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Gaudreau is on pace for 88 even-strength points in 82 games this year. Since 1990–91, only three players have bested that figure in a single season:

  1. Wayne Gretzky (1990–91): 103 ES points in 78 GP
  2. Mario Lemieux (1992–93): 96 ES points in 60 GP
  3. Jaromir Jagr (1995–96): 95 ES points in 82 GP

Ever heard of those guys? (Fun fact: Gaudreau picked up the primary assist on Jagr’s last NHL goal).

During his entire career, Kariya never scored more than 61 ES points in a single season. Of course, Kariya also played during one of the lowest-scoring eras in the history of the National Hockey League. It’s incredible that he managed to score at a point-per-game rate for his entire career.

On average, NHL teams are scoring 3.12 goals per game this season. That’s the highest figure in that category since 1995–96 (the same year Jagr climbed into the history books with 95 ES points in 82 games). There’s no denying that Gaudreau is thriving under more favourable conditions than the ones Kariya had to deal with during his career.

Still, NHL teams averaged 3.08 goals per game in 2005–06. That same figure started with a three in both the 2018–19 and 2019–20 seasons. While Connor McDavid, Patrick Kane, and Nikita Kucherov all scored at extremely impressive rates in those last two years, Gaudreau is on pace to outdo them all.

This year, nobody is even close to matching Gaudreau’s production at even strength. His 74 ES points lead the league by a considerable margin, with Toronto Maple Leafs centre Auston Matthews second on the list with 67. After that, it goes Connor McDavid (65), Leon Draisaitl (64), Jonathan Huberdeau (62), and Kirill Kaprizov (62).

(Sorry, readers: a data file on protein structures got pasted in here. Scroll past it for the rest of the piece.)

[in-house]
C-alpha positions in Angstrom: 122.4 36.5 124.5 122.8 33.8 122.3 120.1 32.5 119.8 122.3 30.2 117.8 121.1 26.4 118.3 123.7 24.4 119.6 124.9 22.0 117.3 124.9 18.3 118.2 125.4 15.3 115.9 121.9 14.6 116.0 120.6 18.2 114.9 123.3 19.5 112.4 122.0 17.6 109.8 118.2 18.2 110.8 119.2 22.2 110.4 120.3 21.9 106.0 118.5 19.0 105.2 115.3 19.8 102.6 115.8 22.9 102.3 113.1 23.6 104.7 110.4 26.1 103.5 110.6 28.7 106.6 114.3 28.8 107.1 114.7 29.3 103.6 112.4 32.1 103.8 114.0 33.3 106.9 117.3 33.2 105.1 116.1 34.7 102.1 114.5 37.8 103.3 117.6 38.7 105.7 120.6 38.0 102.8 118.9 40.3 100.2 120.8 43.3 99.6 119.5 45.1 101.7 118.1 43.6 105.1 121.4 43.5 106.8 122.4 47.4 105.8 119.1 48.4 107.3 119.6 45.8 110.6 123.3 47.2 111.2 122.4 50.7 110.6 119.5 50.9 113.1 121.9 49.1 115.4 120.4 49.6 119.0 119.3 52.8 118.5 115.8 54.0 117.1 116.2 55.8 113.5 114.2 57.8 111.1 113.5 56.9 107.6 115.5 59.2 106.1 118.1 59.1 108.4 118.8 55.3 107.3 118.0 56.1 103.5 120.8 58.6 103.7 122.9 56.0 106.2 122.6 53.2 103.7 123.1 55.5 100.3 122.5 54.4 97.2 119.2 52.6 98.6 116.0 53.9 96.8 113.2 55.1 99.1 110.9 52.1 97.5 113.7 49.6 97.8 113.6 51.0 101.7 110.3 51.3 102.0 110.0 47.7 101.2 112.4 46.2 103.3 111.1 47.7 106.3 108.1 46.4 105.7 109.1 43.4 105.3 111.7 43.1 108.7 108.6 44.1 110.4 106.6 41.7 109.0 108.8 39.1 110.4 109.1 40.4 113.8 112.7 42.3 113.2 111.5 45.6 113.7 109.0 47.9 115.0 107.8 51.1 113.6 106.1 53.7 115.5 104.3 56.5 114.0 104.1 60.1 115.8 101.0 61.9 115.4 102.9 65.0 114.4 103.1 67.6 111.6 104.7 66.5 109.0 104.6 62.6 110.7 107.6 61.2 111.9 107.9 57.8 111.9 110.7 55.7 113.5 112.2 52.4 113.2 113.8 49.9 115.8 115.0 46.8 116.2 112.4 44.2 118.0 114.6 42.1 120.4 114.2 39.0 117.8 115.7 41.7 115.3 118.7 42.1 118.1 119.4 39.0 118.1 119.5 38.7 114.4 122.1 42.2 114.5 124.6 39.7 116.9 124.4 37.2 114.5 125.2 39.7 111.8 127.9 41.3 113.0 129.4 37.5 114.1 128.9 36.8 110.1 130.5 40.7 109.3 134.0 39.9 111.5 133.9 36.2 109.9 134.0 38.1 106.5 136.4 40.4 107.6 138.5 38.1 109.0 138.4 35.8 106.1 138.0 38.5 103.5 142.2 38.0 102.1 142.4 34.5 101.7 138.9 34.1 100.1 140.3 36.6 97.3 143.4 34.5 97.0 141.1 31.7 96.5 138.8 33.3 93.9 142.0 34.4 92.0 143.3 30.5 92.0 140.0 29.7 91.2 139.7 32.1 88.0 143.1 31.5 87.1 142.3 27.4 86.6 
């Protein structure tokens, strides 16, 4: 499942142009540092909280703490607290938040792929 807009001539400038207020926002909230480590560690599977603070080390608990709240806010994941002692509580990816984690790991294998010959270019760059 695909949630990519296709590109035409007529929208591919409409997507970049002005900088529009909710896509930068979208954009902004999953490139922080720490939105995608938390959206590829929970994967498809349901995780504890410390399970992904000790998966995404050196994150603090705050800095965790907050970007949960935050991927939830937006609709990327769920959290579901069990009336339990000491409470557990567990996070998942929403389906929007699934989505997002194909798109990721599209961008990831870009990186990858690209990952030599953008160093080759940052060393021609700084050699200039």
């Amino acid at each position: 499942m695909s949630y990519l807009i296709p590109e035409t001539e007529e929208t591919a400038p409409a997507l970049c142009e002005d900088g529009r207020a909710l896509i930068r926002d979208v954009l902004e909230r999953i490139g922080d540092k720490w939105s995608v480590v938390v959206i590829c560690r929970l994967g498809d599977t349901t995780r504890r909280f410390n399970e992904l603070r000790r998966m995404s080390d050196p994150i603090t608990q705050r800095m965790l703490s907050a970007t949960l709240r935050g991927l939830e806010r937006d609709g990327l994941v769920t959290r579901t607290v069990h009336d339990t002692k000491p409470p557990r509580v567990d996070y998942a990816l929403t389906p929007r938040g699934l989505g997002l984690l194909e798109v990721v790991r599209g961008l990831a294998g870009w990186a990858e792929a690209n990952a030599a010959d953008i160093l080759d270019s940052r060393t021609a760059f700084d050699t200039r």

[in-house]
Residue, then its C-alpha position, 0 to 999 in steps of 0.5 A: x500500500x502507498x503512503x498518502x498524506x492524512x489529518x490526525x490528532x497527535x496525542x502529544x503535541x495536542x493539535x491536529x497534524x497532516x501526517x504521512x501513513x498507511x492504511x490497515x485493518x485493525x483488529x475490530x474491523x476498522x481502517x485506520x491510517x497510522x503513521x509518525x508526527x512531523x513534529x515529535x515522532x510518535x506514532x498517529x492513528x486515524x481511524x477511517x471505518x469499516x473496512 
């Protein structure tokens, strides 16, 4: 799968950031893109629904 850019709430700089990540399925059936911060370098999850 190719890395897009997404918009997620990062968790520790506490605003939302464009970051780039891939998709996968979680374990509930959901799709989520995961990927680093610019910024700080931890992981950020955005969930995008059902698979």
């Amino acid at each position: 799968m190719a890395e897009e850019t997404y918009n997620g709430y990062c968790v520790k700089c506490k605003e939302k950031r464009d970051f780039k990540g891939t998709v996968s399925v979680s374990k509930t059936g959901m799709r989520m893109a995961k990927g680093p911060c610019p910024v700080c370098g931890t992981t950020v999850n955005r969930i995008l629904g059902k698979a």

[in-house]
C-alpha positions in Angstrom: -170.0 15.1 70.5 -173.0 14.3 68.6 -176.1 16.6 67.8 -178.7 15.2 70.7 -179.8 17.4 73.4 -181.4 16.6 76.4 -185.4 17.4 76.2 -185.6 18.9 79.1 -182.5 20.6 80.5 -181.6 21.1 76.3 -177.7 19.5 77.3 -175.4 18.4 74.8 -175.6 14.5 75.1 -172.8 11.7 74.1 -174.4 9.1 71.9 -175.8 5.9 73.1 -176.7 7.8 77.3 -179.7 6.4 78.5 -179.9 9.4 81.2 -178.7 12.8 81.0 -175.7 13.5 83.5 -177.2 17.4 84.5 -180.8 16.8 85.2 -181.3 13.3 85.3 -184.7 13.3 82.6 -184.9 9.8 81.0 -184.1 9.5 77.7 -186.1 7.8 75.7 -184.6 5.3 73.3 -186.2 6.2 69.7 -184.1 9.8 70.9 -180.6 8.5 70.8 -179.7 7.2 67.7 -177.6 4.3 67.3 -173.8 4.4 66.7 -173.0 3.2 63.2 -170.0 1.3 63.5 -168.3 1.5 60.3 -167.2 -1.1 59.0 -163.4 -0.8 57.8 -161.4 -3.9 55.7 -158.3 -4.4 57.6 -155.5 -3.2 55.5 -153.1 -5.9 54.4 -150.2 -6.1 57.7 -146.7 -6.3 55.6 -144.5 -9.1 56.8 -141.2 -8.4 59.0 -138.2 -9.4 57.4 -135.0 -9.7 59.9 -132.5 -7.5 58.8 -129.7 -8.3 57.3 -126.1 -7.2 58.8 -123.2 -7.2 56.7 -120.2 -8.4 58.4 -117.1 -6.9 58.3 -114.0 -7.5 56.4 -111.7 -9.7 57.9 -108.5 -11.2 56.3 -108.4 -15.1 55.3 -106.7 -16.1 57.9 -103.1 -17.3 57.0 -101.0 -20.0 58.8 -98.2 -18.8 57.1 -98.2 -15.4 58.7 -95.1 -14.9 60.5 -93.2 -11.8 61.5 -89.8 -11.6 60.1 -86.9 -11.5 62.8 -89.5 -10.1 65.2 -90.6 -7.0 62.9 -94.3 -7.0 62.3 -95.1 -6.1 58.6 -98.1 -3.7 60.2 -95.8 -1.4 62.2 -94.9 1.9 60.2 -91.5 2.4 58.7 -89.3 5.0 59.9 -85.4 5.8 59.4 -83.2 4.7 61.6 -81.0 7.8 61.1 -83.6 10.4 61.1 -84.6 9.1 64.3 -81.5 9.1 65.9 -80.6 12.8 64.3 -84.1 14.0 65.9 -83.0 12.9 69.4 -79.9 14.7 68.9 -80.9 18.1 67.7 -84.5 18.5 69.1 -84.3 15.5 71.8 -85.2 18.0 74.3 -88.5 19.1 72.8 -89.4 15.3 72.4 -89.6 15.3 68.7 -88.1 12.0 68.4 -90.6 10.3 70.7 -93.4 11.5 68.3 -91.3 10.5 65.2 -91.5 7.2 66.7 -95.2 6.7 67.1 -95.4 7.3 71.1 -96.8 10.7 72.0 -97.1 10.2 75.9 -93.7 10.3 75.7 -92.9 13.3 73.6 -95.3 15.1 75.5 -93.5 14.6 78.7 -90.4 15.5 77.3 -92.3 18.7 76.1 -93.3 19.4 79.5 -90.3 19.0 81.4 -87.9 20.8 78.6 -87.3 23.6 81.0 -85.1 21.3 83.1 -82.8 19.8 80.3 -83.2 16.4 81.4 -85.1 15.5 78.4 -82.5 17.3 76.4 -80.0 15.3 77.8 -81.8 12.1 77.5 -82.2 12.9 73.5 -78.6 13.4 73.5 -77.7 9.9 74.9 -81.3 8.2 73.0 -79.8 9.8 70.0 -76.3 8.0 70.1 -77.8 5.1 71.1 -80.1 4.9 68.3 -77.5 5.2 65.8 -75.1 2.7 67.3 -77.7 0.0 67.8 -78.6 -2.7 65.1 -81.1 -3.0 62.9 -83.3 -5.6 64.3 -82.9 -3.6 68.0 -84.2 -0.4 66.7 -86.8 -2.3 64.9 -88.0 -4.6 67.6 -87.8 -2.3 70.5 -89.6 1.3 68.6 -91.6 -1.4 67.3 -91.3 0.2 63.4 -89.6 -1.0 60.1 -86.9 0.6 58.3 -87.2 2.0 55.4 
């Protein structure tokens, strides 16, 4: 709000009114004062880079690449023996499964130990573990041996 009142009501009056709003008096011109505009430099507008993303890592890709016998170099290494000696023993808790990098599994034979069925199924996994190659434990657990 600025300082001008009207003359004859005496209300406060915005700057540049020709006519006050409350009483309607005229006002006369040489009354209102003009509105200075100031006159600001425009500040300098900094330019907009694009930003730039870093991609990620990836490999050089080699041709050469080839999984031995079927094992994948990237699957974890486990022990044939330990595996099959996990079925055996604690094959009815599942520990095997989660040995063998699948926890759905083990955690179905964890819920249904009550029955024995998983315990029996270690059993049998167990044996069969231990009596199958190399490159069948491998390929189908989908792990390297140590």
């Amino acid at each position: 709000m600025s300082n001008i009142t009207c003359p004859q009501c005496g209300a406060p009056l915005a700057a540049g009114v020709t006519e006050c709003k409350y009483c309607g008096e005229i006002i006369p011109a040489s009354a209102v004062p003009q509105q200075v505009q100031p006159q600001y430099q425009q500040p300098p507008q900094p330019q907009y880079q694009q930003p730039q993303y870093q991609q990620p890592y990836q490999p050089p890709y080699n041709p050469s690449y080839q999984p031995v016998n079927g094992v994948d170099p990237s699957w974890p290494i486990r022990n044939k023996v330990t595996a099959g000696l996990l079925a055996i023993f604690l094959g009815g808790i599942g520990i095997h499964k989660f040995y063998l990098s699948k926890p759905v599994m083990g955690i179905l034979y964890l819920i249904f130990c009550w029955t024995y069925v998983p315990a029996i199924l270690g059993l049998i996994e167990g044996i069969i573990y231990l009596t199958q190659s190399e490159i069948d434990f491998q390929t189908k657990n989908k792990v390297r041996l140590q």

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Gaudreau is flat-out dominating games right now to an extent we’ve never seen before. With his line on the ice, the Flames’ opponents haven’t stood a chance. He’s regularly been the best player on the ice for either team.

What we’re seeing out of Gaudreau right now is one of the most impressive showings by any Flames player, ever. He’s added new dimensions to his game while becoming even more productive when it matters.

Gaudreau needs just five more points to become the first Flames player to hit 100 in a season since Theo Fleury in 1992–93. He needs four more ES points to tie Kent Nilsson’s team record of 78 (set in 1980–81) and seven more to tie Guy Chouinard’s franchise mark (set in 1978–79).

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No matter how this Flames season ends up concluding, don’t lose sight of how special Gaudreau has been to this point. We’re witnessing one of the most impressive individual seasons in the history of the franchise and it’s directly contributing to the Flames’ continued positioning atop the Pacific Division standings.

To distill it all down to just a few words: Johnny has, indeed, been good.